Loss & Its Aftermath, Arab and Israeli Families
June 9, 2001
Mohammad Darraj stands in front of posters commemorating his son, Obeid
Since the armed conflict between Palestinians and Israelis began last Sept. 28th, scores of children and young people have died on both sides. Many times a child or young person's bloody death has been quickly appropriated as a symbol in the wider political struggle, or a factor in the argument. But for the families involved, it is a death in the family.
As of this writing on June 9th, 164 Palestinians 18 or younger have been killed since the outbreak of the violence. Israel has lost 37 young people, a majority of them in last week's Tel Aviv disco bombing. For their families, that loss will be permanent, and the aftermath of their deaths is as individual and distinct as the young people themselves.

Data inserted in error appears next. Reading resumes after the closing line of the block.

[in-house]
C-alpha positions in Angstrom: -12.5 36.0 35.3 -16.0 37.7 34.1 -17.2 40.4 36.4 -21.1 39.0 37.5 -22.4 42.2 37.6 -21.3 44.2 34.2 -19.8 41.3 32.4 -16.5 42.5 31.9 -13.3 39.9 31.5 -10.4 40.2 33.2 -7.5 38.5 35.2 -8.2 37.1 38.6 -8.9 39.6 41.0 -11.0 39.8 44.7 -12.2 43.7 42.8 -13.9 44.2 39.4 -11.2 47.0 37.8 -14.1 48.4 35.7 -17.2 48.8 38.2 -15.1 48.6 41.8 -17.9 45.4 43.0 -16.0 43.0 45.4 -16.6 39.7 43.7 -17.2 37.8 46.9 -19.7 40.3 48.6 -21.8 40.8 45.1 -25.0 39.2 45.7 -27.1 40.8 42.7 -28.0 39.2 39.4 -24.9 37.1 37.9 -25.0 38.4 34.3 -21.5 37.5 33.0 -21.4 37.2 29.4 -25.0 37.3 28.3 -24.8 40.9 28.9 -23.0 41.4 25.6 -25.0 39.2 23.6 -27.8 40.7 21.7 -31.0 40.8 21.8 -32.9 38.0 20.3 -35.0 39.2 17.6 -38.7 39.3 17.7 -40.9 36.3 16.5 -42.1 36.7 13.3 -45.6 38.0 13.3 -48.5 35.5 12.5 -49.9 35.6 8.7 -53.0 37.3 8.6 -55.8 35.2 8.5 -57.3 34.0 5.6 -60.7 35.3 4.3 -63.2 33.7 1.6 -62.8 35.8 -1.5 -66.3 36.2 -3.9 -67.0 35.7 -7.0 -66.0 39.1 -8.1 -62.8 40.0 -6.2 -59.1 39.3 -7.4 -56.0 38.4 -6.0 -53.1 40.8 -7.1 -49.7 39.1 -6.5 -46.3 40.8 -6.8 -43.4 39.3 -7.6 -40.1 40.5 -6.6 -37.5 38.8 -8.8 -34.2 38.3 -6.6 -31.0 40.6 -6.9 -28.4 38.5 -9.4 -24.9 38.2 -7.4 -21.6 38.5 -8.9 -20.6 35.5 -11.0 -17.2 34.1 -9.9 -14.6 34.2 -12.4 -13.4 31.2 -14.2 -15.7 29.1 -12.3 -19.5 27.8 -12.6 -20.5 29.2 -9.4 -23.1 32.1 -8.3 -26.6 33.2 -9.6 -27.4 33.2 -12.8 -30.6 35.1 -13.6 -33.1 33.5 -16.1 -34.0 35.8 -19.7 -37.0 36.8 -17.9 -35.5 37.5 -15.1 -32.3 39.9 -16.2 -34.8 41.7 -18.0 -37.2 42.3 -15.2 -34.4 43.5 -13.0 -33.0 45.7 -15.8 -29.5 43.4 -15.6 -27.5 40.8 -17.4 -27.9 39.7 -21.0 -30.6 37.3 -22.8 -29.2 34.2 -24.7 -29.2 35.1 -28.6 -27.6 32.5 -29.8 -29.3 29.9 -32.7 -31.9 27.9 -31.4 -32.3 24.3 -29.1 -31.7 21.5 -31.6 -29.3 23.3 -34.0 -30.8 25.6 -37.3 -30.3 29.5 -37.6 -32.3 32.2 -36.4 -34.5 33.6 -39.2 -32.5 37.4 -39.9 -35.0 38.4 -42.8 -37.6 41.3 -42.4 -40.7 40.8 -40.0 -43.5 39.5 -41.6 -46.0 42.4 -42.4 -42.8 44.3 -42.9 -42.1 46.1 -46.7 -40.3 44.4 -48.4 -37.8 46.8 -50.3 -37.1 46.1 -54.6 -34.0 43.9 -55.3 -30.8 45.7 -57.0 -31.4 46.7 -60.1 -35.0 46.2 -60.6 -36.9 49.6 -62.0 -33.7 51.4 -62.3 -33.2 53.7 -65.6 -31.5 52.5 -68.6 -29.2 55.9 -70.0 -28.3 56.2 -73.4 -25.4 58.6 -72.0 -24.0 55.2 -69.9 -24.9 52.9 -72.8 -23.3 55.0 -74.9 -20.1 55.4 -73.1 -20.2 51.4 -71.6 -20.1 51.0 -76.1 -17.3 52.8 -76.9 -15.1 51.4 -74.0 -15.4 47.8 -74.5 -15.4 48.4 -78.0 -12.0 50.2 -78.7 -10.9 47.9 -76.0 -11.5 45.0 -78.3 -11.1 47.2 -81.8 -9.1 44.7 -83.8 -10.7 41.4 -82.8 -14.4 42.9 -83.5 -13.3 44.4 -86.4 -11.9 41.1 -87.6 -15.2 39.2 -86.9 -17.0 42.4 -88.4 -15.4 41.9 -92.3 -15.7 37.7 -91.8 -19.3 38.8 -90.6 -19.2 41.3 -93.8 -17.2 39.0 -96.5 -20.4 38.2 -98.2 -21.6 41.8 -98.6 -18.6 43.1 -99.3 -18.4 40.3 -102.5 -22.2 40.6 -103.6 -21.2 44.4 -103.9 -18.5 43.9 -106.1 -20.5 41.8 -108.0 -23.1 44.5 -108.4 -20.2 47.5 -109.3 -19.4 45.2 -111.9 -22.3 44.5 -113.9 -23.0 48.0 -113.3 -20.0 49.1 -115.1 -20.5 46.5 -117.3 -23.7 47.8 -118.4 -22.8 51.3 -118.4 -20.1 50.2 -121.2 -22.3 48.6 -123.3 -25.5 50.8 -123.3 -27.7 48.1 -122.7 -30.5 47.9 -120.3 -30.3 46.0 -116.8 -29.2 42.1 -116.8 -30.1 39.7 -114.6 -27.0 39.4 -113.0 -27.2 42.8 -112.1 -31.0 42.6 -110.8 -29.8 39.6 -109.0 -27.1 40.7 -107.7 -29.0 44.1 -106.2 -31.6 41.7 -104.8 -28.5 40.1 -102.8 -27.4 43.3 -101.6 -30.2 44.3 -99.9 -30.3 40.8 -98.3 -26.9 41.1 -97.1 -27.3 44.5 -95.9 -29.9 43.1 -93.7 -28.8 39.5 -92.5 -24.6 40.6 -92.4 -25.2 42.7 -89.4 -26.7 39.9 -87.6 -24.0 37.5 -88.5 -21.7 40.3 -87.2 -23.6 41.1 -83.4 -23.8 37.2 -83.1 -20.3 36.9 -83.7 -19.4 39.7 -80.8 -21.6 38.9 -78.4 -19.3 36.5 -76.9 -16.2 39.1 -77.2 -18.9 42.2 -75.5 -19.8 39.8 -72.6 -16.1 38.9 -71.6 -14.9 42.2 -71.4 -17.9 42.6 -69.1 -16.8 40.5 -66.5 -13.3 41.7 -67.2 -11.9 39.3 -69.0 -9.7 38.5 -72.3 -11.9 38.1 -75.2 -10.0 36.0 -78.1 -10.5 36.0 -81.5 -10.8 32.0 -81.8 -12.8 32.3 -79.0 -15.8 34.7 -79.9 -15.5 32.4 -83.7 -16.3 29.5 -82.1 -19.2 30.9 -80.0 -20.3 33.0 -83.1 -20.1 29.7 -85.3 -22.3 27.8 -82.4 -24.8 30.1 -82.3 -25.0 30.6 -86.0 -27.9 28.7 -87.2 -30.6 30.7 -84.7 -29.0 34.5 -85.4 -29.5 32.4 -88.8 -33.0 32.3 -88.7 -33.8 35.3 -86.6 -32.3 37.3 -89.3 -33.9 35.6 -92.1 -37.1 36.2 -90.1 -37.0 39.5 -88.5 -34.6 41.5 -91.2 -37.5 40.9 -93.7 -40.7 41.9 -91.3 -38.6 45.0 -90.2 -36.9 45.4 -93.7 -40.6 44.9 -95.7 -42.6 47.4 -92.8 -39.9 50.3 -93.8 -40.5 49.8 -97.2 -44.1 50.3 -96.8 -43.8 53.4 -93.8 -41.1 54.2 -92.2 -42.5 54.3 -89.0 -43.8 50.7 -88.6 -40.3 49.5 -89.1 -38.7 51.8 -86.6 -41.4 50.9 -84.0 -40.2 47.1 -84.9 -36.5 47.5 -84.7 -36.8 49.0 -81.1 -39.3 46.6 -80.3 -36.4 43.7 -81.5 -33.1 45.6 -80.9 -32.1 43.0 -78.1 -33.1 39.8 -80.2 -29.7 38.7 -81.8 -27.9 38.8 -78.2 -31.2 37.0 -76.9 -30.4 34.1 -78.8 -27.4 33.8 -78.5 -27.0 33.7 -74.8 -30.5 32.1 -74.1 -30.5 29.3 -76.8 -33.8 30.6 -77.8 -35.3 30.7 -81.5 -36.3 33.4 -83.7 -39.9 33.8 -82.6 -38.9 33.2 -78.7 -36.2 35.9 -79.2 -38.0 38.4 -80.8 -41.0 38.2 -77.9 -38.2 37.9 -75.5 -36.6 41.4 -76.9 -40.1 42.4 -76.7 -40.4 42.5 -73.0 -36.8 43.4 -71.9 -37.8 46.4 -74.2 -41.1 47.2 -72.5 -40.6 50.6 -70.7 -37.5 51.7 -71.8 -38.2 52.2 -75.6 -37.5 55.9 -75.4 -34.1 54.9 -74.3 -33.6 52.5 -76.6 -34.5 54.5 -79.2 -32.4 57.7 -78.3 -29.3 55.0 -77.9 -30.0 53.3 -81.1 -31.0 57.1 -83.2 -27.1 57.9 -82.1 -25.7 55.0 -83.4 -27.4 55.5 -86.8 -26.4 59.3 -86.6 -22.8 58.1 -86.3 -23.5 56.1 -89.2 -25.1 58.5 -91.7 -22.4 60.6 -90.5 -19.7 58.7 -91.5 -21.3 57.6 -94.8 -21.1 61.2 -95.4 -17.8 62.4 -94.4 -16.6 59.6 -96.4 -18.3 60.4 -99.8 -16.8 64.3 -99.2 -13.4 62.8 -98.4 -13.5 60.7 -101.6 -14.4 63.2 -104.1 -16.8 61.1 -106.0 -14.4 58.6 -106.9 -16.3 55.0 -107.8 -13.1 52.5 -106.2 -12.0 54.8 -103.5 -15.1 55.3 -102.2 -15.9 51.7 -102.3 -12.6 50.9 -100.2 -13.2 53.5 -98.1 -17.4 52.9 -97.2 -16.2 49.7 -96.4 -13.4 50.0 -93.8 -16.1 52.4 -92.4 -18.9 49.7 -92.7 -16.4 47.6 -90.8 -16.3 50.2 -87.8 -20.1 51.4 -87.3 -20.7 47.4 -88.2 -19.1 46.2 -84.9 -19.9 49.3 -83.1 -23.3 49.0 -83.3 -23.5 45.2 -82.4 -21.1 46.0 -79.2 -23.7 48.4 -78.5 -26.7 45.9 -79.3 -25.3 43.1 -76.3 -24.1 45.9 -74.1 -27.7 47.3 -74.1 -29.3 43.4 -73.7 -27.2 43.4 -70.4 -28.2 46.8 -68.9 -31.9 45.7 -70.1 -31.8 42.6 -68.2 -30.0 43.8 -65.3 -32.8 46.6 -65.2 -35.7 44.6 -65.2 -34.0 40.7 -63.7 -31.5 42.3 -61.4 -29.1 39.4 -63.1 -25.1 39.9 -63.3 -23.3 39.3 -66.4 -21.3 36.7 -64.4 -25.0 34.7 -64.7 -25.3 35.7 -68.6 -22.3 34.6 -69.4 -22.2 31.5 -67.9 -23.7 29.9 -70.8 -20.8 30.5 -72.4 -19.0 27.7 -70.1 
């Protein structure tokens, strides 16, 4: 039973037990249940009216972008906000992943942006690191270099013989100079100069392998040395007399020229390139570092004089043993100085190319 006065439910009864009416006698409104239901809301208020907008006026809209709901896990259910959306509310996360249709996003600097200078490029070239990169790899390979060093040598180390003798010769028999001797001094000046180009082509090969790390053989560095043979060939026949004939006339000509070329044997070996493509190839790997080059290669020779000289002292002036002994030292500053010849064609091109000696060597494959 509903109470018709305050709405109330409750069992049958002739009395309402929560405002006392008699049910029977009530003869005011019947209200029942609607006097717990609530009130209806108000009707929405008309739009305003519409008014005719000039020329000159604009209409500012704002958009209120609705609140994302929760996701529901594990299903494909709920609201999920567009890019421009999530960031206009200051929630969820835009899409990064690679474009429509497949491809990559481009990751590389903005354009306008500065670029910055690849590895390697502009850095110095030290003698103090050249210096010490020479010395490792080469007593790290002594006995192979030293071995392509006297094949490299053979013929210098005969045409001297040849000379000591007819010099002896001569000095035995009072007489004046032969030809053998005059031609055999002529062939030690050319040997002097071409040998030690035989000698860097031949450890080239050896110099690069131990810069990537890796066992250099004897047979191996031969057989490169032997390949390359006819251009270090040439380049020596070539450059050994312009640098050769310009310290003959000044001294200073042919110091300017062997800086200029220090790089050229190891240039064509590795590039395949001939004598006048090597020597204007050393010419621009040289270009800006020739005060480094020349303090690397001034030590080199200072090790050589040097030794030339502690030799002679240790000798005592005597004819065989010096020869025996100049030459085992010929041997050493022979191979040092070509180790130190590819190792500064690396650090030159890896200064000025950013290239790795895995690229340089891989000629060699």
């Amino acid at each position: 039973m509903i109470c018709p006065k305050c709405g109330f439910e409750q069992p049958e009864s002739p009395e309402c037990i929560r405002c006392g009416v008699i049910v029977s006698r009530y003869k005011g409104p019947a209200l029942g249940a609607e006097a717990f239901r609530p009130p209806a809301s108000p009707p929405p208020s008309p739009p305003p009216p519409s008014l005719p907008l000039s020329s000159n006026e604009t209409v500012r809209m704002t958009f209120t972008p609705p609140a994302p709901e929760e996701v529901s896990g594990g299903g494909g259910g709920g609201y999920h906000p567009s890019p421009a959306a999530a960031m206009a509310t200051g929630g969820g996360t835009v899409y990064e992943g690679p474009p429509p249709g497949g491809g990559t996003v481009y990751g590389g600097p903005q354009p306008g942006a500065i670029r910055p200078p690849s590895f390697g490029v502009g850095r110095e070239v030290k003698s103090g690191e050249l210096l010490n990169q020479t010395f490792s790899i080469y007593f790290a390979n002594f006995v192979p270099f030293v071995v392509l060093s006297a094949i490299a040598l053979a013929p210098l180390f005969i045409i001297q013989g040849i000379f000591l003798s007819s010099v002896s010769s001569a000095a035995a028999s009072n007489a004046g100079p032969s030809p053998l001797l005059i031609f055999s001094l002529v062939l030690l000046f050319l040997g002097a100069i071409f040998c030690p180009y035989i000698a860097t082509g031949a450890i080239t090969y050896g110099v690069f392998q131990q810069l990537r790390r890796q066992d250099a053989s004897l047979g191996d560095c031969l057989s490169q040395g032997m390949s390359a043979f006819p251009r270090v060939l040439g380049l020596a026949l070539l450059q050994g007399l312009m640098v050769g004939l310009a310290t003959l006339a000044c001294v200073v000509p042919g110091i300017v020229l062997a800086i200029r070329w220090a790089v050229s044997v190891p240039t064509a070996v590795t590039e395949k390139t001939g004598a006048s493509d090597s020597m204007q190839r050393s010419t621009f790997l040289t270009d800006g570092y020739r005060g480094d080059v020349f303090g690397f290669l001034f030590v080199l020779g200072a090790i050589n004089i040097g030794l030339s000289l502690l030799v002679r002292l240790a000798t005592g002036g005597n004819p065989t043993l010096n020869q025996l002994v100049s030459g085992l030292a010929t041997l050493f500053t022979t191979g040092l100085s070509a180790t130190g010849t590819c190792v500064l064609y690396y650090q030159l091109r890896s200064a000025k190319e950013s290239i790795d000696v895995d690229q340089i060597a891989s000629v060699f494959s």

Our story tonight -- Loss & Its Aftermath, Arab and Israeli Families -- visits four families, two Palestinian and two Israeli, to discover what each child's loss has meant. Their reactions are more complex, and in some cases more contradictory, than the numbing relentlessness of the Middle East conflict might lead one to expect.
We talk with two families in Ramallah on the West Bank, and two Israeli families, one in Jerusalem and one in Petat Tikva. The children who died range in age from 9 to 19. In one case a young person committed suicide. Another died at home in his bedroom. These are stories about sorrow. What
people do with that sorrow makes for a more complete interpretation of the cost of this conflict.
This story was produced by Davar Ardalan.
Links and Resources:
Health Development Information and Policy (HDIP) Institute (Ramallah)
Union of Palestinian Medical Relief Committees (UPMRC)
The Parents Bereavement Circle (supporting Tolerance, Judaism, & Democracy)
The Israel Emergency Solidarity Foundation